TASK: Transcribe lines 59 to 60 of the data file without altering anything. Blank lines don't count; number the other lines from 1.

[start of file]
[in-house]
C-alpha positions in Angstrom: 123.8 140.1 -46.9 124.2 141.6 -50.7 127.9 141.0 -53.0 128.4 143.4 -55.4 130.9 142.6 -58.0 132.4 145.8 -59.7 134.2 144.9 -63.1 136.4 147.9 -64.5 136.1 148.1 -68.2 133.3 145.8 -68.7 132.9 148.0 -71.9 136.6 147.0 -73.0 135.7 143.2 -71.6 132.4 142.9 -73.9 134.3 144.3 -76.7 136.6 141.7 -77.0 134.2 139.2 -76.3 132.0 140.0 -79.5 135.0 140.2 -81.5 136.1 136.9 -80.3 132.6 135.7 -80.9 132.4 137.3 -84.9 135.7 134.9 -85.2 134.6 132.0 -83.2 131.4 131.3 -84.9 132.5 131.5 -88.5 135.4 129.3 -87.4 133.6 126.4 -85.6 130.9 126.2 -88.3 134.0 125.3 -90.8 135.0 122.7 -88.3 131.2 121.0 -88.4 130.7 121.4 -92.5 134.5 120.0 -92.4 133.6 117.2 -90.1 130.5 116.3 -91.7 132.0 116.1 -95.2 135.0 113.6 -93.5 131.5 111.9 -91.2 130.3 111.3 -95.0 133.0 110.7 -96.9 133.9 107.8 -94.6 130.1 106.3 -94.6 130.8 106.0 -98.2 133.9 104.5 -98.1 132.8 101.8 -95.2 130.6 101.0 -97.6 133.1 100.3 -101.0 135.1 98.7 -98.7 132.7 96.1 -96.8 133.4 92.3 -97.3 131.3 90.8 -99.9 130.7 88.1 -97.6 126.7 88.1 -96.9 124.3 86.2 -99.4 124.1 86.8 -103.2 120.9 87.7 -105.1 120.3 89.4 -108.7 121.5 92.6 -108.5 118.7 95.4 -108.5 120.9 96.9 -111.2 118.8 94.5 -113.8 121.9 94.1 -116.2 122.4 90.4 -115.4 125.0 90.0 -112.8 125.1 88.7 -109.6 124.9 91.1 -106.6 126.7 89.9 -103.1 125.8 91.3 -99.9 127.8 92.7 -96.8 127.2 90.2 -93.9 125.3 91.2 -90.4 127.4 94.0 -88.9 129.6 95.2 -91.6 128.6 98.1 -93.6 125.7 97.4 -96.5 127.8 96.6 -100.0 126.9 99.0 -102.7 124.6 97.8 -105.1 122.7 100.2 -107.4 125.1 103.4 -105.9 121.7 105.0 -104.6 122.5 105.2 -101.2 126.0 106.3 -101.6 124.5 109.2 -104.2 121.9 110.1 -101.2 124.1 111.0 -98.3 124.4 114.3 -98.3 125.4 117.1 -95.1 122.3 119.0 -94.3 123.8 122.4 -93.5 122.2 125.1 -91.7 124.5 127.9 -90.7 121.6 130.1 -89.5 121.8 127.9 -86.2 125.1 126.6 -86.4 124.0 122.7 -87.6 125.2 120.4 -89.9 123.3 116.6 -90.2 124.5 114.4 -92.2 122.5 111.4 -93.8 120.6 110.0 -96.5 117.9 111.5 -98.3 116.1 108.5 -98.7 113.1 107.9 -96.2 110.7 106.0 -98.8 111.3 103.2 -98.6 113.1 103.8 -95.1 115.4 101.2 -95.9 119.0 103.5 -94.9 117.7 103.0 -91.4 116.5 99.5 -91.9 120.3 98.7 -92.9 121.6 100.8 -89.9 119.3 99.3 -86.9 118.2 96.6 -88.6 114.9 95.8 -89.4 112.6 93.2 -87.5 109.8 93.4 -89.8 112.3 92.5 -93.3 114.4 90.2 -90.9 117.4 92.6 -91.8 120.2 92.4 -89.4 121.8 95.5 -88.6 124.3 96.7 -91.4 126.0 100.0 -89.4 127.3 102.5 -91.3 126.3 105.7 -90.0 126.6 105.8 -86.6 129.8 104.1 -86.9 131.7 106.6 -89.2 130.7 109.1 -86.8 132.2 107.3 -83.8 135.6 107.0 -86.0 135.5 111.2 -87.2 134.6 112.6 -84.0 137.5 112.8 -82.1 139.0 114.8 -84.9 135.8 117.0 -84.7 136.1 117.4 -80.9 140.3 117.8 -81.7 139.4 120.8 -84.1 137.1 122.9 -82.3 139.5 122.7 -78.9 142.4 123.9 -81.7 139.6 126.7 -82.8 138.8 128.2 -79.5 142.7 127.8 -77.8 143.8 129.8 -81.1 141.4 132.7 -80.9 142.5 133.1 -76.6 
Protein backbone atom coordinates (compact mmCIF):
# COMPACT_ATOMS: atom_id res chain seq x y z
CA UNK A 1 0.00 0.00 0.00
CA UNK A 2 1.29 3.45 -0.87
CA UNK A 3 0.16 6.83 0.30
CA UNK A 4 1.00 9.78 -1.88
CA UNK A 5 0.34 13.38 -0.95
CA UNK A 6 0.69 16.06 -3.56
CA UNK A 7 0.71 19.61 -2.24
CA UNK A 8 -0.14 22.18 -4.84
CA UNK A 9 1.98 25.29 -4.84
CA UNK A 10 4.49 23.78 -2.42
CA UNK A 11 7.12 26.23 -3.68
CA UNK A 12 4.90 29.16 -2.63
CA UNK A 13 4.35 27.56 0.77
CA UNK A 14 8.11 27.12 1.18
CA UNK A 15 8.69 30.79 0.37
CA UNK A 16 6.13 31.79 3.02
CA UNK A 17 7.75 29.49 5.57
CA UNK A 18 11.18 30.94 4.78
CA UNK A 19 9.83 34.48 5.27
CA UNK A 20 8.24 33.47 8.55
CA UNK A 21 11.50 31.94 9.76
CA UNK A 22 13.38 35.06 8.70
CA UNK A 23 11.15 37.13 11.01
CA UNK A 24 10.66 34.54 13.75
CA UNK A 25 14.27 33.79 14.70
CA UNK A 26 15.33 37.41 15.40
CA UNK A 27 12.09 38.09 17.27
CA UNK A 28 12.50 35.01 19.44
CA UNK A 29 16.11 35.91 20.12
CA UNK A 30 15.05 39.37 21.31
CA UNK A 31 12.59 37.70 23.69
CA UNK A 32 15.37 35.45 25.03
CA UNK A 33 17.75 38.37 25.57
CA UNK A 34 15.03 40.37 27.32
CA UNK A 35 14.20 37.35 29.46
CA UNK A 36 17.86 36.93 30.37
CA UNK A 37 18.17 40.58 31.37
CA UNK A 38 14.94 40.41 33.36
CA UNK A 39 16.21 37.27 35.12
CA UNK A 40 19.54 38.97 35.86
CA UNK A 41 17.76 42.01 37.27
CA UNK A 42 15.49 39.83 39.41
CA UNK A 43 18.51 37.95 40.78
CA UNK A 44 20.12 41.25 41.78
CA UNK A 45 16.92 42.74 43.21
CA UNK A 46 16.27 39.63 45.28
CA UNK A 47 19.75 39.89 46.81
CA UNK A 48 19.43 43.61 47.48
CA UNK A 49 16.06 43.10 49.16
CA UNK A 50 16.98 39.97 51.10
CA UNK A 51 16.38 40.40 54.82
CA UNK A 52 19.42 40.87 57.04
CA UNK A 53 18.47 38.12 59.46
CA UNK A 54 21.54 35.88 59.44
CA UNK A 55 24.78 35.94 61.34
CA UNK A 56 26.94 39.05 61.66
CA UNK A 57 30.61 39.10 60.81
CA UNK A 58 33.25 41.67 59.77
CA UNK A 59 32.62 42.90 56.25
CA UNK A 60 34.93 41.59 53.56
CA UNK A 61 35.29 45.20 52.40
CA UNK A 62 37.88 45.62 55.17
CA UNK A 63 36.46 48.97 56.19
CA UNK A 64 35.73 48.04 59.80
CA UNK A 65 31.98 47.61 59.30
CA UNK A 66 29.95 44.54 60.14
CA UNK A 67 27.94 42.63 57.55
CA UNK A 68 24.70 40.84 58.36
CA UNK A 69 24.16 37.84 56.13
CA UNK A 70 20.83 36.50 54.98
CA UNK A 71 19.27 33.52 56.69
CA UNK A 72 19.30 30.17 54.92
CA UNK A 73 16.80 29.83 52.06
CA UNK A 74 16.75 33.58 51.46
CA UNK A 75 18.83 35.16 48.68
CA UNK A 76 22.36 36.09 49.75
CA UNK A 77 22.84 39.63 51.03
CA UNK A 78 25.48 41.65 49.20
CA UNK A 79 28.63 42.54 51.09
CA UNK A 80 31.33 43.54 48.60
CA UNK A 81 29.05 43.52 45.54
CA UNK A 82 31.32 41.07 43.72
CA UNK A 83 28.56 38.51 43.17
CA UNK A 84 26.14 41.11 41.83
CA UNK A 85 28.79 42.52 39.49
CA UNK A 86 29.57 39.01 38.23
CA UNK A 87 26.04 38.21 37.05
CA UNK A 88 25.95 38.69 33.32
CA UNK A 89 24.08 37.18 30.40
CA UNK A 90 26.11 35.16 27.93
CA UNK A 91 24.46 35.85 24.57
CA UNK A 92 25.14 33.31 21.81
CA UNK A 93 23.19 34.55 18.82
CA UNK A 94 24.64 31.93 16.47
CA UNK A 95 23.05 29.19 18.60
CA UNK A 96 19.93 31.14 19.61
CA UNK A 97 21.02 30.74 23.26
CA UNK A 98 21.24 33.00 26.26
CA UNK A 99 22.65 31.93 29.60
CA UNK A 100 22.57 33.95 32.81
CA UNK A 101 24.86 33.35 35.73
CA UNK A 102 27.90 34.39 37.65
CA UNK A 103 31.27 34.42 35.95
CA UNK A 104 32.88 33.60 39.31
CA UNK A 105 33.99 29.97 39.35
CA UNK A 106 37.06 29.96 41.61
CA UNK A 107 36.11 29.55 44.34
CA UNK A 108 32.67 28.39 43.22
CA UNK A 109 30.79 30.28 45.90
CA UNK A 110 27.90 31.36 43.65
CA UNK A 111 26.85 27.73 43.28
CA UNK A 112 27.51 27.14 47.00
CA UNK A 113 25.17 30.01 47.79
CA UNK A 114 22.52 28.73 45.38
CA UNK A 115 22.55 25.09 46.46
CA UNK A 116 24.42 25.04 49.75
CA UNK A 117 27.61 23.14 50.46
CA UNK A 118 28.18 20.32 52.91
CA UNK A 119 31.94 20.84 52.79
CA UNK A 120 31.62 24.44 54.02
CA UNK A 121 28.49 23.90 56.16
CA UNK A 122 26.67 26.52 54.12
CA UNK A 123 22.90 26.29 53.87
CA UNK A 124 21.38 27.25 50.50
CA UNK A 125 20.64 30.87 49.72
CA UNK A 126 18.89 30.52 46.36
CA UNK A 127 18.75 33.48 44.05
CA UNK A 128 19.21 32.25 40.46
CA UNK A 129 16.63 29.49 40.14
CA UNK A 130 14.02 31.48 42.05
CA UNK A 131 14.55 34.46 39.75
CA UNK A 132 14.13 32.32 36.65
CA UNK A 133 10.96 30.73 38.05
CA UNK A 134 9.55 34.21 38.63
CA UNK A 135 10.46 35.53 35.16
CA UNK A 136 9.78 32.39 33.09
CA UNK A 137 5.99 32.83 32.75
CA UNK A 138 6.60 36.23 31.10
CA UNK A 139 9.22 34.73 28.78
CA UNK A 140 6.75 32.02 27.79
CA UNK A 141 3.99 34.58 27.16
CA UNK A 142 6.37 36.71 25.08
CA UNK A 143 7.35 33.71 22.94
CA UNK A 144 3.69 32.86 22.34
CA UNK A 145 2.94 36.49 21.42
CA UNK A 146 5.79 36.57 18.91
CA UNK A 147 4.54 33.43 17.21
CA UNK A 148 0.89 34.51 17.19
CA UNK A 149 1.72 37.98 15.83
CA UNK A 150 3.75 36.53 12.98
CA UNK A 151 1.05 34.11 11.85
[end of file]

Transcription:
CA UNK A 55 24.78 35.94 61.34
CA UNK A 56 26.94 39.05 61.66